Unless the coaches revisit their decision to kill off the 500- and 1,000-meter runs, this could be the last time we play this guessing game. The rule of thumb is that you split your elite guys — if you have the numbers — into different events, thus maximizing your potential point yield. If you don’t have numbers, you do your best to predict the behaviors of those coaches who do and act accordingly. And if you have the numbers, you recognize this and try some odd-ball gambling. Simple, huh? To the casual fan, this gamesmanship isn’t all that compelling as they’d generally like to see the best matchups. And in the future, the 400- and 800-meter runs could provide them.
But in these four events, the big mystery here is Princeton. If you look at the season’s top fives below, you see junior Tom Hopkins at the top of the 400m chart. He isn’t a mystery as it seems like he is good for about 20 points each Heps. But it is what lies below the surface that causes fits for the others. There are three extremely talented Tigers who have been used sparingly so far. Russell Dinkins has run nothing under 800 meters. Austin Hollimon — who has returned from an attempt to make the U.S. Olympic team — has run a single 600 meter, well beyond his specialty (400m). Oft-injured Peter Callahan has jogged a mile and turned in a respectable 800. Are they healthy? Will they scored five points or 30 points? That could easily mean the difference in which bus carries home the championship trophy.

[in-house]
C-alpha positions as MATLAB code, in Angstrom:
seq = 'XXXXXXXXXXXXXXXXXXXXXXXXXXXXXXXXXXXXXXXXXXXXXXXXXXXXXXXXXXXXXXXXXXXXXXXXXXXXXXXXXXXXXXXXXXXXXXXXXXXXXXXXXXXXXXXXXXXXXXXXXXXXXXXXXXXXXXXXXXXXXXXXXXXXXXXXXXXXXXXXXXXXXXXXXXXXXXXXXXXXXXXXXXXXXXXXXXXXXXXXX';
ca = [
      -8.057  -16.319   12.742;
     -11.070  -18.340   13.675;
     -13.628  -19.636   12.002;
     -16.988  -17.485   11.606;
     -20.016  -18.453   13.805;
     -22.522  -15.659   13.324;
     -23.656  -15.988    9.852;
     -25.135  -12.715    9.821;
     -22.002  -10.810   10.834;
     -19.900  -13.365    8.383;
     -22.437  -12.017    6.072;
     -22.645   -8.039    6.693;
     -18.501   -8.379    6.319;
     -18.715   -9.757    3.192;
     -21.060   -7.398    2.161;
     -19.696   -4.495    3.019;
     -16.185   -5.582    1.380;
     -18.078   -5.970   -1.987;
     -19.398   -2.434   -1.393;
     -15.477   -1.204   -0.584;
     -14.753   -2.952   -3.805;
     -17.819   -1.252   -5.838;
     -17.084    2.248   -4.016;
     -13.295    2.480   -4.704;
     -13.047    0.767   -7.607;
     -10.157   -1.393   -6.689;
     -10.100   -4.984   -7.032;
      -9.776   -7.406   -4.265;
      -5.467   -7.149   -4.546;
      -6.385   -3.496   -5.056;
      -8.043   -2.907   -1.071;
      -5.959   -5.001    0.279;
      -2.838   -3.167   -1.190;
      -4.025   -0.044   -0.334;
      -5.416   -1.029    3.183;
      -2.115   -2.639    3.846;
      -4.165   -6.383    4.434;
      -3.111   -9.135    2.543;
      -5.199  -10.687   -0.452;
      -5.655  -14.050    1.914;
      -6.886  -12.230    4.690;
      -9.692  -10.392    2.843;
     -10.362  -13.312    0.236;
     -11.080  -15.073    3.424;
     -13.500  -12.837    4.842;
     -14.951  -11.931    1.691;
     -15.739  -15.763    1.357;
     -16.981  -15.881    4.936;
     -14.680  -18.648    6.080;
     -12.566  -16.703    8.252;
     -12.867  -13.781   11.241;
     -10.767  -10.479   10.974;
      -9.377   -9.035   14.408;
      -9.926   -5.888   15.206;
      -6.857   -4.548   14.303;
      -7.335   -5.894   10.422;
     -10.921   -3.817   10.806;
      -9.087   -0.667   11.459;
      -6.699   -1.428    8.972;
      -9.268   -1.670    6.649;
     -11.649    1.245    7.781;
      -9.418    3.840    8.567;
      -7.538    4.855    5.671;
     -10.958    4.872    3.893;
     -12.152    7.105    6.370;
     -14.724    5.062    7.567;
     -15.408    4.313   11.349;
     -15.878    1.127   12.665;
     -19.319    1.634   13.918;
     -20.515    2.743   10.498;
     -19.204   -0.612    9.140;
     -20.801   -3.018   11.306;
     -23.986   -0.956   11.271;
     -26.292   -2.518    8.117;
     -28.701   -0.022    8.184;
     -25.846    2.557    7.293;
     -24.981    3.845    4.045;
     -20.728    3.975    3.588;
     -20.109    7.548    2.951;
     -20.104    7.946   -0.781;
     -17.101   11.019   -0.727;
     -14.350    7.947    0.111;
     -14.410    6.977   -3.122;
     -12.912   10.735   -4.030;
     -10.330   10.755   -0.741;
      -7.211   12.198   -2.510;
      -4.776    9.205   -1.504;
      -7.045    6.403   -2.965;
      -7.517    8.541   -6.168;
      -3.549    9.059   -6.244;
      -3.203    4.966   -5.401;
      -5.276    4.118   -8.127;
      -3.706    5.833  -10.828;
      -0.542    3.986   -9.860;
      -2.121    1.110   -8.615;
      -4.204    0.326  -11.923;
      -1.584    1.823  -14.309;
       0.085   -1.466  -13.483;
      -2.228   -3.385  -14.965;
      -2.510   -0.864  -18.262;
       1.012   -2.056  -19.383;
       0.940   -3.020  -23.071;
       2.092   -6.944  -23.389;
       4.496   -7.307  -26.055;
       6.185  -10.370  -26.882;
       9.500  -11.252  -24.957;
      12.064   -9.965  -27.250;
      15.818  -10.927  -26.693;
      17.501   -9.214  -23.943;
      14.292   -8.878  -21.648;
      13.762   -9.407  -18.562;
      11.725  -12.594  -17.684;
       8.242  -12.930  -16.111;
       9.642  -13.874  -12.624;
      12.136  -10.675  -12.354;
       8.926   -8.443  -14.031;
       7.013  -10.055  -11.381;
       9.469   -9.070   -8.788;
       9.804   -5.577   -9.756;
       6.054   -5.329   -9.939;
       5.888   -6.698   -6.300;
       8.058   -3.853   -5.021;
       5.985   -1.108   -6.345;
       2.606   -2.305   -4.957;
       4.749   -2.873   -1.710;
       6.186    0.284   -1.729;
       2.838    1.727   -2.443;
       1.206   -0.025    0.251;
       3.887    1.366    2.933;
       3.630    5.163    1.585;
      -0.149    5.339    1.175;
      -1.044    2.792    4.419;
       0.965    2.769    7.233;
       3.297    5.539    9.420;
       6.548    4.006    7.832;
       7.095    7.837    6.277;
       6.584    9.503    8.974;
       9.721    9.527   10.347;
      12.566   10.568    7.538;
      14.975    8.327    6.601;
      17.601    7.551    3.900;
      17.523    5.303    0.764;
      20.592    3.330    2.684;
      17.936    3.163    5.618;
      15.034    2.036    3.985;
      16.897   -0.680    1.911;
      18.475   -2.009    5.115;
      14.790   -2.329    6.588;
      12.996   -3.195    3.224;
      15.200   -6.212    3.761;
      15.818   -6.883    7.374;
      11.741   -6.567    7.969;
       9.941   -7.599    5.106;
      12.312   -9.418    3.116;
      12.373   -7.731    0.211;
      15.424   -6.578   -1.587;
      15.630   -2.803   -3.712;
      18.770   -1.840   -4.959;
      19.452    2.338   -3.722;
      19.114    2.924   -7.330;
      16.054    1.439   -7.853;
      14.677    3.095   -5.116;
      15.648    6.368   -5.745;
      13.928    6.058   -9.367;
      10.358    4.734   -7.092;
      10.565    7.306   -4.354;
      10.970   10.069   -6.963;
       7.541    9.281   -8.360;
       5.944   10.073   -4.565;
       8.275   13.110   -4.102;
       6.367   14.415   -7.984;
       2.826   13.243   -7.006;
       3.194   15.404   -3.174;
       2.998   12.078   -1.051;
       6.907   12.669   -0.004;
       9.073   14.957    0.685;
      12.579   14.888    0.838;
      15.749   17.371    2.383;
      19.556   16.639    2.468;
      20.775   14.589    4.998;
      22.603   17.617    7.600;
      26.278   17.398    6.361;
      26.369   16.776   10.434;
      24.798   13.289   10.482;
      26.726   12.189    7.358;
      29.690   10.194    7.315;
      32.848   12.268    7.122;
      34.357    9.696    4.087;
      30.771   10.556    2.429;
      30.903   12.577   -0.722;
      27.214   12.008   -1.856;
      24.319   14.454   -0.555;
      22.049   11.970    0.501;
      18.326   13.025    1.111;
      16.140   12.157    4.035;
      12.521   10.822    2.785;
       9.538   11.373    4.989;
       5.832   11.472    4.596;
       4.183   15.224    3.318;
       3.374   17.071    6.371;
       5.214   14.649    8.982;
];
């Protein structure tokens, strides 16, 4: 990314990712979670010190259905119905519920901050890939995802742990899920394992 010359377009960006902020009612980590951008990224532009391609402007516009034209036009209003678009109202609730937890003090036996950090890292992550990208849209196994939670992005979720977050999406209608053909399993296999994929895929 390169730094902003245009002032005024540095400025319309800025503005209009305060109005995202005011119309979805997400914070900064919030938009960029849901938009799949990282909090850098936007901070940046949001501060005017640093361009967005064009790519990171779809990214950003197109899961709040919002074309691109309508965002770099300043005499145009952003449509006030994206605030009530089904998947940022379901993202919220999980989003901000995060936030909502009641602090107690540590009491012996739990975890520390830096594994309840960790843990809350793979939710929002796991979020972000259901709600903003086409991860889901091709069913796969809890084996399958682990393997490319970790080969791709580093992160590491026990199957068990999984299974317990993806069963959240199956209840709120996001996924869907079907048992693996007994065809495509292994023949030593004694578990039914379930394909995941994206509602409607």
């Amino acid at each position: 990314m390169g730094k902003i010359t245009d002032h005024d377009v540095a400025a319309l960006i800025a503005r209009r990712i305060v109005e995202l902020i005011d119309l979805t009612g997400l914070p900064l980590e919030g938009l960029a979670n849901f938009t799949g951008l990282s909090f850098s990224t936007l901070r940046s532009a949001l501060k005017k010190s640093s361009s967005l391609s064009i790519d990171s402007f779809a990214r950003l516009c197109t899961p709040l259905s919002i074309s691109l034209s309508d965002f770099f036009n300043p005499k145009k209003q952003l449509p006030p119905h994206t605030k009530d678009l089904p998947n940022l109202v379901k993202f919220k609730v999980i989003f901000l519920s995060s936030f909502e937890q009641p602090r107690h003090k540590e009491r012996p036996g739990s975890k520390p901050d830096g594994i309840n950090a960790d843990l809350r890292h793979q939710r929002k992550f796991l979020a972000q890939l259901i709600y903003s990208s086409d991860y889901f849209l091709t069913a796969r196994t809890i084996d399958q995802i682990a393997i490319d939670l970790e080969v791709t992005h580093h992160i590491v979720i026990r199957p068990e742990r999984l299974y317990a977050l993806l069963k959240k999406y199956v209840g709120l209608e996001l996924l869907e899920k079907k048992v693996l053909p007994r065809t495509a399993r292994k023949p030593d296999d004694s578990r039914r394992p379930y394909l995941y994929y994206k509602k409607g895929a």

Cornell is a bit of a mystery as well. Most of the Big Red’s times have been run on its flat Barton Hall oval and the NCAA seems to be over-rewarding those performances. When you strip away those excessive benefits and deal with real times, the top of the 400 and 500 lists look a lot less Red than before. If Cornell scores big bunches in those events, it will validate the the NCAA’s assessment. That rant aside, we know Cornell can battle in these events. Freshman Max Hairston and Olympic hopeful Bruno Hortelano-Roig in the shorter challenges and Rutger Admirand, Will Weinlandt and John Schilkowsky in the 800 and 1k.
Of course, you can’t talk mid-distance in the League without mentioning Columbia. Coach Willy Wood’s Lions have three runners — Harry McFann, Brendon Fish and Connor Claflin — who have dipped under 1:51 in the 800m this winter. The rest of the League? Zero combined. But the Lions pulled out of the 4×800 at the Millrose Games, leaving Penn State to run alone at the meet record.
Penn has two of the top three in the 500m so far with Tom Timmins and Tim Hamlett while Brown looks strong in the 1k with rookie Ned Willig and Erik Berg. Willig’s first college run was a 2:22.96 in that event, which was an all-time top 10 in the League and broke Trinity Gray’s school record.
Top fives for 2013:
47.58 — Tom Hopkins (Princeton)
49.13 — Max Hairston (Cornell)
49.18 — Ryan Kelly (Brown)
49.28 — Tom Timmins (Penn)
49.41 — Ajani Brown (Brown)
1:03.92 — Bruno Hortelano-Roig (Cornell)
1:04.13 — Tom Timmins (Penn)
1:04.35 — Tim Hamlett (Penn)
1:04.43 — Harry McFann (Columbia)
1:04.47 — Connor Claflin (Columbia)
1:50.05 — Harry McFann (Columbia)
1:50.56 — Brendon Fish (Columbia)
1:50.62 — Connor Claflin (Columbia)
1:51.05 — Will Weinlandt (Cornell)
1:51.35 — Peter Callahan (Princeton)
2:22.96 — Ned Willig (Brown)
2:24.10 — Brendon Fish (Columbia)
2:24.44 — Erik Berg (Brown)
2:24.59 — John Schilkowsky (Cornell)
2:26.08 — James Shirvell (Yale)
— Brett Hoover